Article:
Unique will work for both 38 special and 357 magnum. Unique will only work to about mid level 357 magnum loads though. I plan to use W296 for the magnum loads. I may end up making some +P or light magnums but I'm not working on that currently. Just standard 38 special and full power 357.

  4. #4
    Boolit Bub
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    I would use a chrono to get the velocity I want. I bet I could shoot 100 or 1000 of the same handgun load and not tell the difference in mechanical accuracy.

    And fwiw, I'm not an inexperienced handgun shooter at all. I probably have shot more rounds through a single handgun than most people shoot in a lifetime.

  5. #5
    Boolit Buddy
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    Quote Originally Posted by Bazoo View Post
    I'm curious as to how others work loads up for such as 38 special and 357 magnum.

    Im in the process or working up a load using unique and the RCBS 38-150-SWC in 38 special. I can't find data for this combo so I'm extrapolating data. From what I've found data for lead bullets of similar weight is approximately 3.5-5.0 grains.

    In the past what I've done is make 5 or 10 cartridges to test at 5 intervals between min and max. Starting at the minimum charge and ending at the max. Then I shoot them and see how they group. If there is one that shoots good, I load a box or two to try.

    So let's say hypothetically, I test 3.5, 4.0, 4.5, 4.7, and 5.0. And that 4.5 grains happens to shoot an inch at 15 yards. Should I go to the trouble of loading 4.4 and 4.6 grain charges to test?

    Is there a better method to determine a handgun load? What does everyone else do?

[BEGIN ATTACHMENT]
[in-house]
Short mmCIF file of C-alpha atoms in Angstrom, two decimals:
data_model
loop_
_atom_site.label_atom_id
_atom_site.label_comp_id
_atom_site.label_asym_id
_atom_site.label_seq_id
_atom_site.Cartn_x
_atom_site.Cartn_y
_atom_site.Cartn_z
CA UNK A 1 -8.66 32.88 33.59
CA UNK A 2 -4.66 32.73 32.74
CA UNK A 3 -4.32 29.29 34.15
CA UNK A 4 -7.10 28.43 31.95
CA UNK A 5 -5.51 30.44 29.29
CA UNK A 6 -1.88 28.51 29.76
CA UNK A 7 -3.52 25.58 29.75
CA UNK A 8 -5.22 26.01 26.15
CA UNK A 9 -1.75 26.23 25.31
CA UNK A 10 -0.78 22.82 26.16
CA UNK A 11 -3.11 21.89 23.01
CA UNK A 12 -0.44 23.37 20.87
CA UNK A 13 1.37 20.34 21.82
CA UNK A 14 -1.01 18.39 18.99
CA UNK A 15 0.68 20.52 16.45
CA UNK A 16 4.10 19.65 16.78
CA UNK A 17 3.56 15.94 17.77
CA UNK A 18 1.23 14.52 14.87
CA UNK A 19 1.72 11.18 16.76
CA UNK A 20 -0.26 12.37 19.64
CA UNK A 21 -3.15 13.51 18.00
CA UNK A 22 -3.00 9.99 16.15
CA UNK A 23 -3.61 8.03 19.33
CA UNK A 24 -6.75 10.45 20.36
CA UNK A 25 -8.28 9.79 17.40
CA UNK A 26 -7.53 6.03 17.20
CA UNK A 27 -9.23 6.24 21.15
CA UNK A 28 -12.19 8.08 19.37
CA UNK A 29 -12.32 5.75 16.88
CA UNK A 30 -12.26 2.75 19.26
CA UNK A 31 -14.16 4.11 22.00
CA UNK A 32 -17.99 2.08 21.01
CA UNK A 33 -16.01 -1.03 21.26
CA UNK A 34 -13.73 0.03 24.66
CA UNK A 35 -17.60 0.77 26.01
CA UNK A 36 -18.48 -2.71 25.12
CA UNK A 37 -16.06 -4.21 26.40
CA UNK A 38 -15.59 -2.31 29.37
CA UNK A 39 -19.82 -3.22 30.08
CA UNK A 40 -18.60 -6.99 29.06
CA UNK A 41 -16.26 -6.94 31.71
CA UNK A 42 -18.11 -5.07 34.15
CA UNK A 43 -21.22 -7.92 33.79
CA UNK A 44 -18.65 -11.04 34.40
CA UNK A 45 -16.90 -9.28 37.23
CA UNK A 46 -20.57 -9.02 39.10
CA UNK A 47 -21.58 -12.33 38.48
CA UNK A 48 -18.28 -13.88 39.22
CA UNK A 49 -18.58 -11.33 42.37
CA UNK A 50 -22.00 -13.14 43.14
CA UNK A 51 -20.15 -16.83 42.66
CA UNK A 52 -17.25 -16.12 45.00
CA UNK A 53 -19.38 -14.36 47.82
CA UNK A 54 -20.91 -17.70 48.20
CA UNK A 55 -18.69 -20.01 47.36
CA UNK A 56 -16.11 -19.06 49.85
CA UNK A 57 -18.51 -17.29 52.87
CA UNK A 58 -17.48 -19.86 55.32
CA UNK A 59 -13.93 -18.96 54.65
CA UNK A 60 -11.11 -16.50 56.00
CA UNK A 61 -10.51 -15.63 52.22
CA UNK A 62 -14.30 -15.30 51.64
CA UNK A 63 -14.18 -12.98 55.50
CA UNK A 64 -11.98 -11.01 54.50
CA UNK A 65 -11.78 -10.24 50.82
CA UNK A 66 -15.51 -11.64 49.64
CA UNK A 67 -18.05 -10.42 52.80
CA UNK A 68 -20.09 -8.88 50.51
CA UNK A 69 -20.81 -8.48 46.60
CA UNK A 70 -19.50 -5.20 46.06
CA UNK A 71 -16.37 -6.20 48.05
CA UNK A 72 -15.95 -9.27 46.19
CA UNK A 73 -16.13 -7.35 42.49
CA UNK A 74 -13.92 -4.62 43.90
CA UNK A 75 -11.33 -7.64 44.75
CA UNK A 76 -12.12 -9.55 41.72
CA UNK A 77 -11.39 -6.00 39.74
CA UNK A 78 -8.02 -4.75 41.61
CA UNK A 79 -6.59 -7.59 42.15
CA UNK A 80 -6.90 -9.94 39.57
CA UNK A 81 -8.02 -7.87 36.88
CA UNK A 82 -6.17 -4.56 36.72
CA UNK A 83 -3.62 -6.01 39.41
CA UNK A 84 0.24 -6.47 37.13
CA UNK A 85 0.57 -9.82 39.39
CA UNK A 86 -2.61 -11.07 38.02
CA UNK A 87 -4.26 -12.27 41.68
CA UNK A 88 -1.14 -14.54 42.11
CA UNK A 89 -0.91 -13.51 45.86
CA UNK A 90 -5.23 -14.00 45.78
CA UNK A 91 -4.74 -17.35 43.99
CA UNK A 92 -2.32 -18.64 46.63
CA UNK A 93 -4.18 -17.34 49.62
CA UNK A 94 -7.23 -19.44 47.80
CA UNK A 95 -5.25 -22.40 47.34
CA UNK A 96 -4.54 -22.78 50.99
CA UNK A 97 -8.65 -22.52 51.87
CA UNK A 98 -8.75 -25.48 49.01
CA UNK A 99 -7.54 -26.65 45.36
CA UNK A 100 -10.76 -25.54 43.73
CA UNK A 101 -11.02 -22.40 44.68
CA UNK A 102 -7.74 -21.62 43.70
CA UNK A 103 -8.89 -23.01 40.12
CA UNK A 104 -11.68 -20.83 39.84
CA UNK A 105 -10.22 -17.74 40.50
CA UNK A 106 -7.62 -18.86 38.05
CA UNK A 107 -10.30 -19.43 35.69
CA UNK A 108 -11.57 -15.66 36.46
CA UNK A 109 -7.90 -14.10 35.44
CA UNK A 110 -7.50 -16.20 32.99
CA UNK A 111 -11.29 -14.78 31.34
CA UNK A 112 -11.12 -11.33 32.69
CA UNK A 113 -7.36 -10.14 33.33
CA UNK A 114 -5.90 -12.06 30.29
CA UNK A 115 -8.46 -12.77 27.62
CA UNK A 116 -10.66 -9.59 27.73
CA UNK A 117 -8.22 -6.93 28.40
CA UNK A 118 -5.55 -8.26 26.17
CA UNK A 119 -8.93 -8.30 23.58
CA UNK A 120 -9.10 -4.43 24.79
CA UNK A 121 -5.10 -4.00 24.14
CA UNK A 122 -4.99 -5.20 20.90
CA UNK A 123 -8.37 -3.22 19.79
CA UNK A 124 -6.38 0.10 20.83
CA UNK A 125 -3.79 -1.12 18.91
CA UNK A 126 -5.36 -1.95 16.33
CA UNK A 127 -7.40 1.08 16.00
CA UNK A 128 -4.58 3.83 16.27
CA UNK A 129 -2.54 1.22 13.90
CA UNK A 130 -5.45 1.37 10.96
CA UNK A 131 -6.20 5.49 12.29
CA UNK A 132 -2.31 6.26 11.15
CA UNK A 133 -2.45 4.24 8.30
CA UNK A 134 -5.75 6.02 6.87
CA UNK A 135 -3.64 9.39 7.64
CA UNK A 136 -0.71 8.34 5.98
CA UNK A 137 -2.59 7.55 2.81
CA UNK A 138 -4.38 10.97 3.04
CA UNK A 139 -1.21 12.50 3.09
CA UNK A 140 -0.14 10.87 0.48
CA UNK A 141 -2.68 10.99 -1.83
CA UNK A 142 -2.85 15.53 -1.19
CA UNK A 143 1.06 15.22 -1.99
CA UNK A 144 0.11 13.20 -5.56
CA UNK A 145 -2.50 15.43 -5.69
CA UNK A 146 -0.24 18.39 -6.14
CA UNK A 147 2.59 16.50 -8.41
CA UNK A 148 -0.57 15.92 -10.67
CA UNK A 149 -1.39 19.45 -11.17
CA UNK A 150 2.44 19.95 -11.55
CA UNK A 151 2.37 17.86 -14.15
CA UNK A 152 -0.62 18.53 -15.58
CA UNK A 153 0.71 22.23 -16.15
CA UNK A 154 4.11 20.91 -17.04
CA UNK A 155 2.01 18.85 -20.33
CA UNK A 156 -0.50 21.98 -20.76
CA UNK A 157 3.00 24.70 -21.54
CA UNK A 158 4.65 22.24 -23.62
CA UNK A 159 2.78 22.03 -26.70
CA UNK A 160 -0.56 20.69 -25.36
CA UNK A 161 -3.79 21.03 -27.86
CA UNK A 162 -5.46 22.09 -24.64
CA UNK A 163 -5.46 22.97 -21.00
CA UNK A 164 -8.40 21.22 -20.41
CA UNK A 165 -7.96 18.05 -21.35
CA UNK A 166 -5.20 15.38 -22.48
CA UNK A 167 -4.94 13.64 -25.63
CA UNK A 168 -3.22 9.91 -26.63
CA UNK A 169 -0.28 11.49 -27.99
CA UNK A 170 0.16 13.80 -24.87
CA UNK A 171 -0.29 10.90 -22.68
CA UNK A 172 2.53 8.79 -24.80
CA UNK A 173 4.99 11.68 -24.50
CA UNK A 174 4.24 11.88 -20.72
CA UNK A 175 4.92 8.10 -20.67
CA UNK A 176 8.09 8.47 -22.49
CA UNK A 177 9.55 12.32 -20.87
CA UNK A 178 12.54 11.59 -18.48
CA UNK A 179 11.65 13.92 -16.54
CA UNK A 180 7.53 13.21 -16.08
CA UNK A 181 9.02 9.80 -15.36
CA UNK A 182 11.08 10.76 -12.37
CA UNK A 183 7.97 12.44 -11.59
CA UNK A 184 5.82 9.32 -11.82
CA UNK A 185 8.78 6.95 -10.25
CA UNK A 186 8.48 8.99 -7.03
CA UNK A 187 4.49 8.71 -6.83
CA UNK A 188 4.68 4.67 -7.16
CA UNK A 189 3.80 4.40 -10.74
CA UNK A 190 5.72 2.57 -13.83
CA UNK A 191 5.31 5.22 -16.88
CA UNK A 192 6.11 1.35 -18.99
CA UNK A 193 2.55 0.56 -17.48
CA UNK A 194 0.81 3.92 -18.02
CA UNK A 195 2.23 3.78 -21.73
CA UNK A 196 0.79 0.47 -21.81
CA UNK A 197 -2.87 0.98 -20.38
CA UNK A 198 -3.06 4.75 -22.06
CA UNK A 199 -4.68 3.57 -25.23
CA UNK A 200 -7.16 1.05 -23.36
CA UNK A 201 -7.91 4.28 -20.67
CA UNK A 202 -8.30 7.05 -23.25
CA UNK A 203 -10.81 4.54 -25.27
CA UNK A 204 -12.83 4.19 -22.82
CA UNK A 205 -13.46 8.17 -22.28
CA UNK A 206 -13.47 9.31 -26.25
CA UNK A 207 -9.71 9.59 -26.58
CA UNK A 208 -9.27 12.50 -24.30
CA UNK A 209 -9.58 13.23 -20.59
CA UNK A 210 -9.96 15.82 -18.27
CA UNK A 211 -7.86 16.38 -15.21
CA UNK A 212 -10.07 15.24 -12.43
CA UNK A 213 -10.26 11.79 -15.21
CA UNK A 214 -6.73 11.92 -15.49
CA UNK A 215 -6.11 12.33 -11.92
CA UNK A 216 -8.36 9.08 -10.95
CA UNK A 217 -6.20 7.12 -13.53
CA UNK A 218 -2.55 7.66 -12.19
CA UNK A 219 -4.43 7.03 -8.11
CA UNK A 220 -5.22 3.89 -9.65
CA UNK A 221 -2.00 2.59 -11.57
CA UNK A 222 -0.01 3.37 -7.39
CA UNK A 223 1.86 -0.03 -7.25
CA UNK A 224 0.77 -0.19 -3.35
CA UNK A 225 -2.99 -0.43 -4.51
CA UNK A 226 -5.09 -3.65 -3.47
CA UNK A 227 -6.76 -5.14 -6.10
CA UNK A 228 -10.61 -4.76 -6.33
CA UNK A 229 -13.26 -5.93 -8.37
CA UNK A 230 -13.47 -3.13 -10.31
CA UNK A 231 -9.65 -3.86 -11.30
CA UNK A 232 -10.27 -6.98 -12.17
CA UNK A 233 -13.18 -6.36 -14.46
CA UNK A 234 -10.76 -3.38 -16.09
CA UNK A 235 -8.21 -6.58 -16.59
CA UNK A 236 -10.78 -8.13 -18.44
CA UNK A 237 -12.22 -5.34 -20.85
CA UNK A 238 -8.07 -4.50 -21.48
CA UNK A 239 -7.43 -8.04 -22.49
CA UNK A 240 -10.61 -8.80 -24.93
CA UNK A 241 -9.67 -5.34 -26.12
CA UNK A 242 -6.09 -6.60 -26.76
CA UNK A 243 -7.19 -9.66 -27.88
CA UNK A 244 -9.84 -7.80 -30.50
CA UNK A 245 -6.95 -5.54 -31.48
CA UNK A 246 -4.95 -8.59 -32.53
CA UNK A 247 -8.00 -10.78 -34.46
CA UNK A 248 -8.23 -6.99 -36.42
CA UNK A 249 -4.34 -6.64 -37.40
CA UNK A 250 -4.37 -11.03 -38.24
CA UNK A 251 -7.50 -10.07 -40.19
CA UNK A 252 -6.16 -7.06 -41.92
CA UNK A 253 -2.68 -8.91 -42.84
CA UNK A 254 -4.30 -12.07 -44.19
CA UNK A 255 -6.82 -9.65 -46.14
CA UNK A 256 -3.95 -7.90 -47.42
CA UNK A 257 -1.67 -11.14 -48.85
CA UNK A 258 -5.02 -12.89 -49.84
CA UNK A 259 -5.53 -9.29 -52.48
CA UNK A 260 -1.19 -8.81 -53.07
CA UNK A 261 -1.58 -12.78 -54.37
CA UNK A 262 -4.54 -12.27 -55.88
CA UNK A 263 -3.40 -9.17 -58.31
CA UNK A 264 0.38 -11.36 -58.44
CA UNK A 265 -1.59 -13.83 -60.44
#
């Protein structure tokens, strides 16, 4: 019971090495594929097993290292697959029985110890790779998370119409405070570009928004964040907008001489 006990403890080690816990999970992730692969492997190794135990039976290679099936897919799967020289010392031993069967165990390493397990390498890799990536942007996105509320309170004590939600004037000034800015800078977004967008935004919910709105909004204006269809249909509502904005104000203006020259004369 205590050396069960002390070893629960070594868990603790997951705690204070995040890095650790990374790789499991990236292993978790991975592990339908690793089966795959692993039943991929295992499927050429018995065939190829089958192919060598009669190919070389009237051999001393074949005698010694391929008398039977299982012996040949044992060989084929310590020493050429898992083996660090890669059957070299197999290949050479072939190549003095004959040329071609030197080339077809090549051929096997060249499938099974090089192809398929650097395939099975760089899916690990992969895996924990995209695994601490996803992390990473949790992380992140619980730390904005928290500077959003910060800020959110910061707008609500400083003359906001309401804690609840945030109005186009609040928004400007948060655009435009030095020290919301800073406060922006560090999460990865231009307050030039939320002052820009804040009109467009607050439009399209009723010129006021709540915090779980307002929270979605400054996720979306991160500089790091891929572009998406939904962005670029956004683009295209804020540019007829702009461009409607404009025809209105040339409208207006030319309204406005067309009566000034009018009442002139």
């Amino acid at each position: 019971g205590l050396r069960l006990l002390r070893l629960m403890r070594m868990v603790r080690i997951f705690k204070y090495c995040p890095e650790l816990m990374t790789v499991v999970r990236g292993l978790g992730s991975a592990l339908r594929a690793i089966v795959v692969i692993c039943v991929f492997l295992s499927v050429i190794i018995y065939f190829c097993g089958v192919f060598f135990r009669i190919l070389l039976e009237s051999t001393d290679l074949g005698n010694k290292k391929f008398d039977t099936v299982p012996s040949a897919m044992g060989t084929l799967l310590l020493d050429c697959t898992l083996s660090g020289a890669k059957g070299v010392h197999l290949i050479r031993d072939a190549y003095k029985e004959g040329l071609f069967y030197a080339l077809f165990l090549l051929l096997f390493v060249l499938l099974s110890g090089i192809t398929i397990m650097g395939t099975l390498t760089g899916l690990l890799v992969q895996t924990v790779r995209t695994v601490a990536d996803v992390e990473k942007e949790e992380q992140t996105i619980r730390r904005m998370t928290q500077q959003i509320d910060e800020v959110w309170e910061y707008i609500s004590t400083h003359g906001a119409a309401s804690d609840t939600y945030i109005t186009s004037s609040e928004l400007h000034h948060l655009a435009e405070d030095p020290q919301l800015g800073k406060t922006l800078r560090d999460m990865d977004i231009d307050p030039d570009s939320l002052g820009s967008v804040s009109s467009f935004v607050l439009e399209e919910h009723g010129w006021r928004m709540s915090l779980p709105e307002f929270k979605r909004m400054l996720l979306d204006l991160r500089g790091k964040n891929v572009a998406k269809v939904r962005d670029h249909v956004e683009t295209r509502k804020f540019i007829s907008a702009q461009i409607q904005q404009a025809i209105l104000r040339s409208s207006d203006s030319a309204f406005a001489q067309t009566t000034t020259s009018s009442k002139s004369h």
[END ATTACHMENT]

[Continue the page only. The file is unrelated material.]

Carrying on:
Bazoo
    There is nothing wrong with the way you are testing. Myself, I usually start my testing at 25 yds. If I end up with more than one load shooting well I back the target up to 50 yds, if I still don't have a winner [accuracy wise] I will go to 100 yds. If I decide to tweak the load I usually go 2 or 3 tenths at a time.

  6. #6
    Boolit Master
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    What dhom said. 15 yards is pretty close unless you're wanting purely SD loads. I'd think at that distance it would be difficult to see much difference in any of them, unless a load was particularly bad.
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  7. #7
    Boolit Master
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    I say refine your charges as much as you care to.

    I use the manuals as much as I have information, then a wee bit of extrapolation where necessary. Then as I am working up I also watch for easy extraction. With clean chambers I strive for my empties to practically fall out. With bear loads in magnum guns I will tolerate a bit of a snap when ejecting but never a struggle.

    Between Unique and H110 or WW296 there sits HS 6 and 2400. Try them, they are also grand powders!

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  8. #8
    Boolit Grand Master tazman's Avatar
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    For what it's worth, the RCBS 38-150-SWC is nearly identical to the Lyman 358477. You may be able to find data for that boolit.
    You can always use data for 158 grain boolits.
    That said, the method you are using will work.